I took off my shirt and stood in front of the mirror. At 19 years old, I was overweight and out of shape. I was sick of being chubby and soft. I was sick of feeling tired all the time. I was sick of having no confidence.
Truth be told, my whole life was a mess.
And I was sick of it.
I was sick of what I’d let myself become. The worst part? I had done this to myself.
I, and I alone, was responsible for what I’d let myself become.
I had no one to blame but myself.
As I stood there in front of my mirror and looked at my soft, pudgy body, I felt disgusted with myself. I had man-boobs… man-boobs!
It was a painful feeling.
But something happened for me in that moment, something shifted…
I looked at myself and said out loud, “Enough is ENOUGH! It’s time to change!”
All my emotions welled-up inside me, and I kept yelling, “Enough is enough!”
I was ready to take on the challenge of changing my physical state.
That night, I decided to change.
I knew it would be hard. I knew it would be painful.
But in that moment, I also knew that I could do it.
And eventually, I did.
17 years later, I still remember that moment, because it taught me that I was capable of doing anything—but it was up to me.
Now, whenever I’m faced with challenges, trials and tribulations, rather than complaining about them or allowing the victim-mentality to take hold, I choose to believe this challenge is here to help me become better.
I choose to believe there’s a better version of me on the other side of every challenge I’m forced to deal with.
And once I decide to use my problem as an opportunity to learn what I’m made of—rather than an opportunity to complain and wallow in my own misery—a powerful, two-part shift occurs:
1: The first part of this shift is mental: on the other side of this problem, there’s a better version of me. This first mental shift then leads to shift number two…
2: The second part of this shift is physical, which says: ‘Now that I know this problem/pain/challenge is an opportunity to grow, what are the ACTIONS I need to take to make that growth happen?’
It takes the same amount of energy to stress yourself out thinking about your problems as it does to make a definite decision to DO something about them…
Deciding to fix your problems will move you towards an eventual solution—if you take action.
But thinking about why you don’t have what you want, or wondering why bad things “always” happen to you, will get you nowhere but backward.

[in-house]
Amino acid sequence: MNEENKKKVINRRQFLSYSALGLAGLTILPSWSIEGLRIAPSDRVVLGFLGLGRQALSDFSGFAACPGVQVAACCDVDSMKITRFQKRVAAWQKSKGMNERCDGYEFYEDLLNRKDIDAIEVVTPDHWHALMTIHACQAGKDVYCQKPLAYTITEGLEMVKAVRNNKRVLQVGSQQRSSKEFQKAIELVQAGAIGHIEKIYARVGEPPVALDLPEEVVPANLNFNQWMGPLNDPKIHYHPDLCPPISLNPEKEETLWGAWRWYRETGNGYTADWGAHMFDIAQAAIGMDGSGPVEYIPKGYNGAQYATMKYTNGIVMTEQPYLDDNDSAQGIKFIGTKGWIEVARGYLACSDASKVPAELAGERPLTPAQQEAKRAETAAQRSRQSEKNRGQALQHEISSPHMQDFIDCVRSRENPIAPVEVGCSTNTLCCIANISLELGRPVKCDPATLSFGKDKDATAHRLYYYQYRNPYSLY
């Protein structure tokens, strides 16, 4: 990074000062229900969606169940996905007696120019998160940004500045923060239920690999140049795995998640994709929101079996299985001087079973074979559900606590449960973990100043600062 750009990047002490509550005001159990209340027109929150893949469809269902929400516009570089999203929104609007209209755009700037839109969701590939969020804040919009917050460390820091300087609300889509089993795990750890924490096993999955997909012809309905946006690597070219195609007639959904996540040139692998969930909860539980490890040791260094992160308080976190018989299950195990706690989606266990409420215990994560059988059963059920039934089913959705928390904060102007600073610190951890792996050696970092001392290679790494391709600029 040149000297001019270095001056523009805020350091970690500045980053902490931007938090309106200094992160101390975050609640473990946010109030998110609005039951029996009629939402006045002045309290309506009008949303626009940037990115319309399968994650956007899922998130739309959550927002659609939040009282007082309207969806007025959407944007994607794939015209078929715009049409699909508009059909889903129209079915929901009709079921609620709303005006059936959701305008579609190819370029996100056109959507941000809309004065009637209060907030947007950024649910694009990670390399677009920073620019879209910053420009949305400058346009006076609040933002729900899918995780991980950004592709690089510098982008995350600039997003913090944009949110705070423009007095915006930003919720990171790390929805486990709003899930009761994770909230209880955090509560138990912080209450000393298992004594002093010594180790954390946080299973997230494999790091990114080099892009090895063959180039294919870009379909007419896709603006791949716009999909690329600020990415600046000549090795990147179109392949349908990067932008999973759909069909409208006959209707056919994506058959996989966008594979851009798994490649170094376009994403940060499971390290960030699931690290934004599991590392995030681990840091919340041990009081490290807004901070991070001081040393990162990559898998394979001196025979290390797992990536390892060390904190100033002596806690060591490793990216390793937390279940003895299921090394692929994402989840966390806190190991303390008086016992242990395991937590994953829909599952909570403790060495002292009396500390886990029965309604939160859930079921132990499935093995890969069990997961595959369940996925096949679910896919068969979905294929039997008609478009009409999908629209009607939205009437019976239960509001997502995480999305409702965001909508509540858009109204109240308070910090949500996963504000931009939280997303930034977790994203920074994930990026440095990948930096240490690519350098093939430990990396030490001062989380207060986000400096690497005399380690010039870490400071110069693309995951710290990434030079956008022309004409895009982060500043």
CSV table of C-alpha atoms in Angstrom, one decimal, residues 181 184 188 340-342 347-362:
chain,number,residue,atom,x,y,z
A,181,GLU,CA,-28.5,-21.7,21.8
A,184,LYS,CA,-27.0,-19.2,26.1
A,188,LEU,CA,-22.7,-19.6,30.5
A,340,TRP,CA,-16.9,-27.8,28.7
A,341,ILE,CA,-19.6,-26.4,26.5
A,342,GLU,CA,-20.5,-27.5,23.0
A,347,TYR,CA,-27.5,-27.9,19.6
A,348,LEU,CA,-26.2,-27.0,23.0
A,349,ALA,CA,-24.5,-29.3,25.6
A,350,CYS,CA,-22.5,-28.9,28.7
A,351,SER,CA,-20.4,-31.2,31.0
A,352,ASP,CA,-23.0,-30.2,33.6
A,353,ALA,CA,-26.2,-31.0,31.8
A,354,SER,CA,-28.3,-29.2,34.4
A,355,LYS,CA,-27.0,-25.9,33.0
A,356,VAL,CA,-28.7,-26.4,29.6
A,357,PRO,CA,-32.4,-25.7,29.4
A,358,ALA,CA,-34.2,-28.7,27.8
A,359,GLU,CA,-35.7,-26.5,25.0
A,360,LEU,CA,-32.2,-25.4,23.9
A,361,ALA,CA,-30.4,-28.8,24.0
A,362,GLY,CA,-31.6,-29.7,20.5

Problems are a good thing.
Solving them makes you happy.
How to create lasting change in life
1: Think about a major change you want to make.
Or a problem you want to solve. Something that’s stressing you out; something difficult and challenging. Maybe you took a big financial hit recently. Maybe working from home for a year has led to more snack breaks, which has led to a “fuller belly.”
2: Be brutally honest about it.
Don’t say, “I’m feeling the burdens of financial strain.” If you’re suffering financially, admit it to yourself and say so! Don’t say, “I’m looking a tad bit out of shape.” Say, “I AM FAT!” Stand in front of the mirror, strip off your clothes and look at yourself—how does it make you feel? If you look like a sloth and feel like a sloth, then admit you’re a sloth! Make it emotional and painful enough that it will inspire you to change.
3: Make the shift from victim to hero.
Once you’ve faced the reality of your situation, it’s crucial you don’t allow yourself to become a victim of your circumstances. Reality is reality! But you can change your reality if you choose to DO something about it. Take responsibility. YOU are in charge. YOU are powerful. For example: if you’ve admitted to yourself that you’ve allowed yourself to get fat, don’t sit there and say, “it’s a lost cause,” and eat more cookies. Stand up and tell yourself that YOU are in charge and the time to change is NOW. Envision yourself working hard and turning things around. Envision yourself getting into better and better shape. Envision yourself in peak physical condition. Now, you have a painful reason to change—which pushes you away from your current state, and a positive reason to change—which pulls you in the direction you want to go.
4: Make a plan, work the plan.
You’ve got your problem, and you’ve been brutally honest about it. You’ve shifted your mental paradigm from “I’m a victim” to “I’m the hero”. And you’ve envisioned yourself working hard and achieving success. Now, it’s time to take action. What’s the result you’re aiming for? If your problem were solved, what would it look like? Answer these questions and you’ll end up with a goal. Once you’ve got your goal, it’s time to make a plan and begin taking action.
When I was overweight and unhealthy, I set a goal to get down to a single-digit body fat percentage.
I was a chubby mess when I set that goal. I didn’t know how I’d get there.
But I had a target, which meant I could start.
To achieve that goal, I had to start an exercise habit, I had to clean up my diet, and I had to stop spending time with people who didn’t support my vision.
It took a lot of time and a ton of hard work, but I took small steps daily and, one day, I looked at myself in the mirror and I no longer saw rolls—I saw muscles…
The version of myself I envisioned in my mind 12 months earlier was no longer in my mind, it was my reality.
It was a pivotal and powerful moment.
In that moment, I realized I could change practically anything in my life: I went from unhealthy to peak health; from bankrupt to millionaire; from doing work I hated to meaningful work that fulfills me.
And you can do it too.
Now, what’s one thing you can do right now to make your life a smashing success? Decide and get going.